[PAST EVENT] Holy Spectacles: American Religion and the Circus
Access & Features
- Open to the public
Like many forms of mass entertainment in the nineteenth and early twentieth centuries, circuses carried a dubious reputation. Many Protestants regarded the circus as morally corrupt and a site of vice and sexual impropriety and professed discomfort with the circus’ inevitable mingling of classes and races. American circuses combated anti-circus religious and moral sentiment through various techniques that included incorporating menagerie tents advertised as religious education displays, performing grand Biblical and religiously themed spectacles, hiring ministers, and giving charity performances. Circuses and their performers also developed their own approach to religion by developing new religious practices for a mobile lifestyle. This lecture explores how circuses sought to make their forms of entertainment appealing to Christians and considers the development of religious practices in American circuses.
Dr. Nicole C. Kirk is an associate professor and holds the Frank and Alice Southworth Schulman Chair of Unitarian Universalist History at Meadville Lombard Theological School. Before her doctoral studies, Dr. Kirk served as a Unitarian Universalist parish minister in Kirtland, Ohio, and New Jersey. She is a member of the American Academy of Religion Board of Directors. Her research interests range across religion, mobility, business, technology to material culture, race, and gender in North America during the nineteenth and early twentieth centuries. Dr. Kirk's first book, Wanamaker’s Temple: The Business of Religion in an Iconic Department Store, published by New York University Press, looked at the intersections of business and religion in the public space of John Wanamaker’s Philadelphia department store and was covered by the Wall Street Journal and Smithsonian Magazine. She has contributed chapters to several edited volumes, most recently, The Blackwell Companion to American Religious History by Blackwell, and the volume The Through Line: 200 years of the Berry Street Address forthcoming from Skinner House Press. Dr. Kirk is currently working on two books—one tentatively titled Railroad Religions: The Religious Lives of Traveling People, which focuses on the complex and surprising ways railroads transformed American religion and the people who traveled on the railroads, and Circus Day, a book on the circus and American religion.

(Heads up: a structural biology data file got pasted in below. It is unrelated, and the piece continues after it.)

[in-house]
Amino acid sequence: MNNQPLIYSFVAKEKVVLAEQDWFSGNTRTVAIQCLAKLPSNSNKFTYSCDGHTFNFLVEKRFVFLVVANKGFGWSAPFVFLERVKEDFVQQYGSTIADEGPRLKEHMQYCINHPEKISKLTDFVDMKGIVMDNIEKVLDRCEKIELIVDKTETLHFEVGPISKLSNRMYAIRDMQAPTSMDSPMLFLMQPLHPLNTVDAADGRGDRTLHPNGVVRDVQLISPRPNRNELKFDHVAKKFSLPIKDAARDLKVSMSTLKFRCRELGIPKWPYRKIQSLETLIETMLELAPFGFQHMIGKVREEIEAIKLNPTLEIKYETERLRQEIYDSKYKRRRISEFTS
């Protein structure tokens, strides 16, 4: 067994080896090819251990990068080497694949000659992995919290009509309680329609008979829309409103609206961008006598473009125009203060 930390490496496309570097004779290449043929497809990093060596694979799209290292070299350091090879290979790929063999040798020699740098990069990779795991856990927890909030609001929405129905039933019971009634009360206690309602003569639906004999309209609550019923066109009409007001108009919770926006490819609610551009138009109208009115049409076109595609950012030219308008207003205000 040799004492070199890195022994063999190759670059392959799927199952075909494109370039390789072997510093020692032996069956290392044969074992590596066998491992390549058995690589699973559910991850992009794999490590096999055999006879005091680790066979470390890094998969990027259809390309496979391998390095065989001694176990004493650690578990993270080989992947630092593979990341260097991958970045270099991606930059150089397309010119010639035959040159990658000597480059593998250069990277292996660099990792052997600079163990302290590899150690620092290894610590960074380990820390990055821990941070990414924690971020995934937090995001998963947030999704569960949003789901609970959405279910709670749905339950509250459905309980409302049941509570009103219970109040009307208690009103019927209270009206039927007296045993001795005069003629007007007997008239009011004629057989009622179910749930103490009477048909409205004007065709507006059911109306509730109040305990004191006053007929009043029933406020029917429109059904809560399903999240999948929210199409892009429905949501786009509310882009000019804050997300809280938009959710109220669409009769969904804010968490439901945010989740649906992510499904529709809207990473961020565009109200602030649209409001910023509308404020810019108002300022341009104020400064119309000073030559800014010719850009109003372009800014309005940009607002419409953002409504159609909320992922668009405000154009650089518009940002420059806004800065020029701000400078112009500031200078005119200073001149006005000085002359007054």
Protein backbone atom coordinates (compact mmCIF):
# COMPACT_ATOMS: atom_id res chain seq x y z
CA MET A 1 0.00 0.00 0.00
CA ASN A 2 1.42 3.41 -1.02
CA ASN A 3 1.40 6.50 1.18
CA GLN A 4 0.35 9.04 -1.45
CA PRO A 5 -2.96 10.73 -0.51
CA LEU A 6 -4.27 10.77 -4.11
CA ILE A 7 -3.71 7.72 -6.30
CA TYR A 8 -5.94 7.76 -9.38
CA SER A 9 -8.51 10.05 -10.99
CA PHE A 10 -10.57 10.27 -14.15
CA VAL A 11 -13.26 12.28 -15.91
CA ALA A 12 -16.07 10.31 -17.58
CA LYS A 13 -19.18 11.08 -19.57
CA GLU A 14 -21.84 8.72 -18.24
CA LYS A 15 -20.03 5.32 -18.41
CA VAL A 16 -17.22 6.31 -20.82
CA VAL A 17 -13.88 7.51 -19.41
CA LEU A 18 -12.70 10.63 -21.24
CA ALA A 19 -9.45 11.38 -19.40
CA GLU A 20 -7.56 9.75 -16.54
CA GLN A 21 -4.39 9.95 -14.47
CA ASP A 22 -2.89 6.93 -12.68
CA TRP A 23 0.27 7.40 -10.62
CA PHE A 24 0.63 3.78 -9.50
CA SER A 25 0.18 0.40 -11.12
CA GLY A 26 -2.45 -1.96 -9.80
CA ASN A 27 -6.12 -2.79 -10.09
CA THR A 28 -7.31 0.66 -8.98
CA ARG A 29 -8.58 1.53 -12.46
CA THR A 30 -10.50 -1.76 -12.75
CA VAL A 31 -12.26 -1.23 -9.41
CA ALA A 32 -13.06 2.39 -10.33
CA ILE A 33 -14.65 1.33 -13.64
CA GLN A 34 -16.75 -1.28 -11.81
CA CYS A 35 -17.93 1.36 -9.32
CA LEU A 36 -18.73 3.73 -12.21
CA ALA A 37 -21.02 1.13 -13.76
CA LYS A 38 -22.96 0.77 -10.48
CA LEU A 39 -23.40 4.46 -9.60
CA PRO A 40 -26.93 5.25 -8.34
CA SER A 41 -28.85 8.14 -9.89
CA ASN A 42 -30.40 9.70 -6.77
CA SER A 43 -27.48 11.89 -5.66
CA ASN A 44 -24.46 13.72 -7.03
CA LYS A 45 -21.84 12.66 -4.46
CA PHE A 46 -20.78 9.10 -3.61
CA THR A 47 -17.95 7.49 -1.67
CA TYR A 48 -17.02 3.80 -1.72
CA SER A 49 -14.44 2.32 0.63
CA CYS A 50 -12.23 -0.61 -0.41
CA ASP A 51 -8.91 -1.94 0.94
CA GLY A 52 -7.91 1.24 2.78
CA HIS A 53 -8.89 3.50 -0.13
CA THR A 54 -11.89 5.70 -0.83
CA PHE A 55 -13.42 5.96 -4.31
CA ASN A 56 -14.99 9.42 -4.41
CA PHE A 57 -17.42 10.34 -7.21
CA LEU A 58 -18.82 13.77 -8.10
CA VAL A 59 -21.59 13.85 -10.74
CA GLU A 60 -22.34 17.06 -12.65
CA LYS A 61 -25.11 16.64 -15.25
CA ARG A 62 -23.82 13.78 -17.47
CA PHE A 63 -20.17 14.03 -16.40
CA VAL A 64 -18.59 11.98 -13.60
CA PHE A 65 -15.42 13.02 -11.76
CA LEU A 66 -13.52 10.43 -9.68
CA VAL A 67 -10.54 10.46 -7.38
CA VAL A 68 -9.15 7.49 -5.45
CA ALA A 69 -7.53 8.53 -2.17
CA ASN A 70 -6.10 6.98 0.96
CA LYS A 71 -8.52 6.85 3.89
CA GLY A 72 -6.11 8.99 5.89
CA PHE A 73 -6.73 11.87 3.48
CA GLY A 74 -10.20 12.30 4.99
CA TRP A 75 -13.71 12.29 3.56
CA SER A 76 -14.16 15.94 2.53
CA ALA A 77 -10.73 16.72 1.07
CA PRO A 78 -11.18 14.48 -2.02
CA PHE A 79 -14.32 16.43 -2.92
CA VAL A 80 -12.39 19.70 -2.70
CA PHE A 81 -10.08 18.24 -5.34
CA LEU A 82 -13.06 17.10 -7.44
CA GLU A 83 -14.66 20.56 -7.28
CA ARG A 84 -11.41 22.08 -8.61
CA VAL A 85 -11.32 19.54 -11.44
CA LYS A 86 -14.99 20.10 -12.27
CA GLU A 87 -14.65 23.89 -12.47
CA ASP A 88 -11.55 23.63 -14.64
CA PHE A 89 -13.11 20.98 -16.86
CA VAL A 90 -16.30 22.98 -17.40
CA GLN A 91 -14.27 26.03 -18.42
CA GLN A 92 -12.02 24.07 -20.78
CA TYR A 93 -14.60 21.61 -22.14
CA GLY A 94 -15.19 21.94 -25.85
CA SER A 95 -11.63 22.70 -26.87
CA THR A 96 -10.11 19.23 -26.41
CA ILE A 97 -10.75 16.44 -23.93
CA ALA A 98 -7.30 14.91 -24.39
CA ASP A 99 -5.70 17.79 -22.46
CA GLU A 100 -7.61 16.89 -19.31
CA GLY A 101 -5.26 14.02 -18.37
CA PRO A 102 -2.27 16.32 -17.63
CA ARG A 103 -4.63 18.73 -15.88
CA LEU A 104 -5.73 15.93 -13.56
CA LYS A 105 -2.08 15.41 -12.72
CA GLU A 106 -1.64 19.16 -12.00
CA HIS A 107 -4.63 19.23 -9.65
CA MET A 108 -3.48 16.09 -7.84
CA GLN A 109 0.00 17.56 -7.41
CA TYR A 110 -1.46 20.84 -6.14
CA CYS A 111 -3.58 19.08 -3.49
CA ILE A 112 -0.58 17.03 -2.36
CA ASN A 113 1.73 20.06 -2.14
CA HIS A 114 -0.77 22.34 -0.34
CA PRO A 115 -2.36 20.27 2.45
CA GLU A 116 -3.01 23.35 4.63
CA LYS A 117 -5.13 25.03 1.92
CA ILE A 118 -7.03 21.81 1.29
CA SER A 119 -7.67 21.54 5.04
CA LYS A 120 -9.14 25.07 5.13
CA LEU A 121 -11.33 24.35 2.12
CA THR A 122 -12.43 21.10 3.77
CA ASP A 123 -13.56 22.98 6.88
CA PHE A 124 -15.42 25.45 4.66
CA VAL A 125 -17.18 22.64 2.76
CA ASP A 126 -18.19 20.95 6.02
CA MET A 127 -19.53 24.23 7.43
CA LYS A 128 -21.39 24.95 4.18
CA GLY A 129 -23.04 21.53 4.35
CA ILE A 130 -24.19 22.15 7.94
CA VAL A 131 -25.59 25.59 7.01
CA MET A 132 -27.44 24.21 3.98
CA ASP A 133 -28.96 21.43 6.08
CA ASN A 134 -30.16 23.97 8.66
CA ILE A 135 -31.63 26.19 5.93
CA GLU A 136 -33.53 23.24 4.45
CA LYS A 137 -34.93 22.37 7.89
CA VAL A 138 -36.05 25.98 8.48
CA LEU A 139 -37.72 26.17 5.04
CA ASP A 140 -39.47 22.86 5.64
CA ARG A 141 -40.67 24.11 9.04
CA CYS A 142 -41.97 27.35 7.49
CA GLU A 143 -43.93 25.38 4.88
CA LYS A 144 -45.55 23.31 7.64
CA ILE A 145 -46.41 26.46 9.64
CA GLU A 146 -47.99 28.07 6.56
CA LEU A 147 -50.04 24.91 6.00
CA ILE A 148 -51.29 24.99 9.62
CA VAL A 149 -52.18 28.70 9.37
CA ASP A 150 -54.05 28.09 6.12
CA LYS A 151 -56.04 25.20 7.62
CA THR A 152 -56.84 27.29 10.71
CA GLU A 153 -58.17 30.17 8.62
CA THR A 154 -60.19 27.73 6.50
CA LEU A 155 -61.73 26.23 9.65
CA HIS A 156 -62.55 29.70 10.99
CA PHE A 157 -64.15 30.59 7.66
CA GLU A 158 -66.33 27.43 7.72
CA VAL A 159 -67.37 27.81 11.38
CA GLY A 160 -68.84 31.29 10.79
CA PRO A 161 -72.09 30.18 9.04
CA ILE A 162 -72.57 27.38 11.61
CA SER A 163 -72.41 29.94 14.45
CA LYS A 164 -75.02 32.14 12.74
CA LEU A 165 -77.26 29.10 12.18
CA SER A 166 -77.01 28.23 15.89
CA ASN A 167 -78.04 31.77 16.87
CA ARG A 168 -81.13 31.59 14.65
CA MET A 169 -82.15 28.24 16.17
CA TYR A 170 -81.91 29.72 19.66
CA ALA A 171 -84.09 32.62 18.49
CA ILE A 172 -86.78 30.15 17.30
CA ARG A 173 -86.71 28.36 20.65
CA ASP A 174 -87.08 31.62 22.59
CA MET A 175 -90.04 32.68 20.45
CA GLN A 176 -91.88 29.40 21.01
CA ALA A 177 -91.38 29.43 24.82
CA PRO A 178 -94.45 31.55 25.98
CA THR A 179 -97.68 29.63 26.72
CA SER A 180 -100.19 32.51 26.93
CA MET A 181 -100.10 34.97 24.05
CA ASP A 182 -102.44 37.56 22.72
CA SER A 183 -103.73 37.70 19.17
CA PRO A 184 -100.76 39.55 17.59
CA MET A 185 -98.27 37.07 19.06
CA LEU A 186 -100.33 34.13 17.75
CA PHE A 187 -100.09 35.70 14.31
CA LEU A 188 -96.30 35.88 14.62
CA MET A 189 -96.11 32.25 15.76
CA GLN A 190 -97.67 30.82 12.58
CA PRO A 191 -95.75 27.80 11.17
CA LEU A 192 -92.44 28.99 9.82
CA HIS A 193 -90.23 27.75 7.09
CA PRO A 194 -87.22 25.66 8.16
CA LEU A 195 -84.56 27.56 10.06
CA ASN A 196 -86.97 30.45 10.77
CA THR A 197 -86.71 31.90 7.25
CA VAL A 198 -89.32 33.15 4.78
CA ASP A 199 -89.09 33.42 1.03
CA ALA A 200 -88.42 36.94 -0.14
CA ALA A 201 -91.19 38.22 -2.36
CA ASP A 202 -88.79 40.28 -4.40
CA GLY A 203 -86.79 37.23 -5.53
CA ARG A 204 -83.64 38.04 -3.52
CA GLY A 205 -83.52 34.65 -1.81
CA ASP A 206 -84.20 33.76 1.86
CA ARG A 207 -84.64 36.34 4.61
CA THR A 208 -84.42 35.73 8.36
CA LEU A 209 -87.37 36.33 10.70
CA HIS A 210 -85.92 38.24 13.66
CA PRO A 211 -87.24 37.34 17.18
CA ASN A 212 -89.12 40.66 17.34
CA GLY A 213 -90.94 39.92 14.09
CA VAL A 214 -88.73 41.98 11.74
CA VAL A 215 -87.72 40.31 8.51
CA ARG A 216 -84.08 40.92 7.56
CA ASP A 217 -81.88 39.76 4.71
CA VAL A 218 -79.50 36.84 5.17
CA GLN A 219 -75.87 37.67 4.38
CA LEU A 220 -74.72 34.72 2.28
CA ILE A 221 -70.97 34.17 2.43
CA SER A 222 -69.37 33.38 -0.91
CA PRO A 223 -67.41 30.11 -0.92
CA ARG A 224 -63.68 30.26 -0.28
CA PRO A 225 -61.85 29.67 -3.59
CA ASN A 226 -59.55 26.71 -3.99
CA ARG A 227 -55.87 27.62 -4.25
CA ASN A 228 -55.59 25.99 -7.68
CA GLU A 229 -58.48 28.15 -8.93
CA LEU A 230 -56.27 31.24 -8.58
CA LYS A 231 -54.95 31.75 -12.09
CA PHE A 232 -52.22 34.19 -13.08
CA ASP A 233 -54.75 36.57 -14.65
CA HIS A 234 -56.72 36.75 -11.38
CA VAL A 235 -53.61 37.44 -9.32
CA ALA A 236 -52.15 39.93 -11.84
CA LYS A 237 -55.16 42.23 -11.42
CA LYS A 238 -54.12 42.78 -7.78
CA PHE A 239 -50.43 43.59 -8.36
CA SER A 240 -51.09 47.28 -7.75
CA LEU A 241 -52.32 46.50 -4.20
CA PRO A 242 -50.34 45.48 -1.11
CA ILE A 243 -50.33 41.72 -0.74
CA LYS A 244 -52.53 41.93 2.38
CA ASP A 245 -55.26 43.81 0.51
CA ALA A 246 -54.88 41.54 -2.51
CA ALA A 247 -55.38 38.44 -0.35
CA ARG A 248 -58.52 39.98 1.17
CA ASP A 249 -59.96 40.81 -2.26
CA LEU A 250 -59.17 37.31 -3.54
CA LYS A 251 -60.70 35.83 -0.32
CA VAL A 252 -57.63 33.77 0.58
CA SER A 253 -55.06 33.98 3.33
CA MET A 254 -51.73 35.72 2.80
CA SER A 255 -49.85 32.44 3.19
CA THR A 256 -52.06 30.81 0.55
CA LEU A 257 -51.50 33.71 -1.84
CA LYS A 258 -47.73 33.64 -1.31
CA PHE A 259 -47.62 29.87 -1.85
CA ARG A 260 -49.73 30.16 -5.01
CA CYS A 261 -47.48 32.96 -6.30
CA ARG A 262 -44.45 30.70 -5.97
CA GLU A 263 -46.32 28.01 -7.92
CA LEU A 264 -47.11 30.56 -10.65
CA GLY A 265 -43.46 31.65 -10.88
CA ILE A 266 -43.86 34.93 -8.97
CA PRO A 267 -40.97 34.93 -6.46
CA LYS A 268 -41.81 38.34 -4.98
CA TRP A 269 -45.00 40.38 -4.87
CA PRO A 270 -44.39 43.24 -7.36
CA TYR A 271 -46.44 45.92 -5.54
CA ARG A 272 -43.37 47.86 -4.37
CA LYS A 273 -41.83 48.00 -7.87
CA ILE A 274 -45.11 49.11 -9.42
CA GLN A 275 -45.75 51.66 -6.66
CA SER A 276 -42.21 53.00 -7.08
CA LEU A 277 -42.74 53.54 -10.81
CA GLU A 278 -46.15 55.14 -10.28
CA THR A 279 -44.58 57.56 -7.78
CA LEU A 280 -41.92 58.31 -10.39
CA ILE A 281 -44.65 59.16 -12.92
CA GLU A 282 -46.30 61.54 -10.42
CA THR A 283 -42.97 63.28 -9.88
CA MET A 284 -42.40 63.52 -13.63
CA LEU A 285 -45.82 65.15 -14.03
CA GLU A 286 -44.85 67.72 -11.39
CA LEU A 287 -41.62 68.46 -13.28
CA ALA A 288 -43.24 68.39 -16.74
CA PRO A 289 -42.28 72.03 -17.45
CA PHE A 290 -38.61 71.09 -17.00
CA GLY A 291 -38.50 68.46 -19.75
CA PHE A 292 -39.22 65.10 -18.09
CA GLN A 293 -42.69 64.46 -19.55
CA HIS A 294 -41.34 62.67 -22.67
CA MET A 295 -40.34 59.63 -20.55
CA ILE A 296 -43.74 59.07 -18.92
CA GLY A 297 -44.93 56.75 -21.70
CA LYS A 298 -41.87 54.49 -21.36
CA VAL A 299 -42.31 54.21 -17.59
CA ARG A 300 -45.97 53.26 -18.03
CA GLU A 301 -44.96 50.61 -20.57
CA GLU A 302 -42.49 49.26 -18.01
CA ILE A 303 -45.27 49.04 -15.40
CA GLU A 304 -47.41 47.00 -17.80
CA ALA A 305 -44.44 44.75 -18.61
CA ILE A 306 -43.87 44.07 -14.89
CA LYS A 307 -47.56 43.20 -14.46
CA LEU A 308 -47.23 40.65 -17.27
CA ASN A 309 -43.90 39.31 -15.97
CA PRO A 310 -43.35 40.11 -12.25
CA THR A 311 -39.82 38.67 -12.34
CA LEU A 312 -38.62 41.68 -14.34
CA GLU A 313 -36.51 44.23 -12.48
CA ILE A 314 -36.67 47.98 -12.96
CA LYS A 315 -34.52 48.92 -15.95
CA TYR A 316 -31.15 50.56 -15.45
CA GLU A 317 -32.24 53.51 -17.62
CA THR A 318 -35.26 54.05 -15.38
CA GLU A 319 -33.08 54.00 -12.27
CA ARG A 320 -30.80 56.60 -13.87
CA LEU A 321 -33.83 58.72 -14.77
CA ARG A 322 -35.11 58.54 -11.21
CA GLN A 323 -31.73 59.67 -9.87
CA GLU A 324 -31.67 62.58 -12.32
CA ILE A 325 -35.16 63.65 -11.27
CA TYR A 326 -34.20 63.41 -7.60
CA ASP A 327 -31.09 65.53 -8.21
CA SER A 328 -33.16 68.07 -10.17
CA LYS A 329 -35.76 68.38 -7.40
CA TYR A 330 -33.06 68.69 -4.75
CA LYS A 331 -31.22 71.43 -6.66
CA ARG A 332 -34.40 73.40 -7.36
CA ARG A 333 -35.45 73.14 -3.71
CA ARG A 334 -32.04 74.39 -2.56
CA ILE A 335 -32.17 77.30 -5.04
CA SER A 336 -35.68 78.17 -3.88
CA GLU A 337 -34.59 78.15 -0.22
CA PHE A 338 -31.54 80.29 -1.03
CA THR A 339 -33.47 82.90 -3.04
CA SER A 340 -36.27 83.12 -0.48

This is an in-person event. For those unable to attend in person, view this event via https://cwm.zoom.us/j/9288235382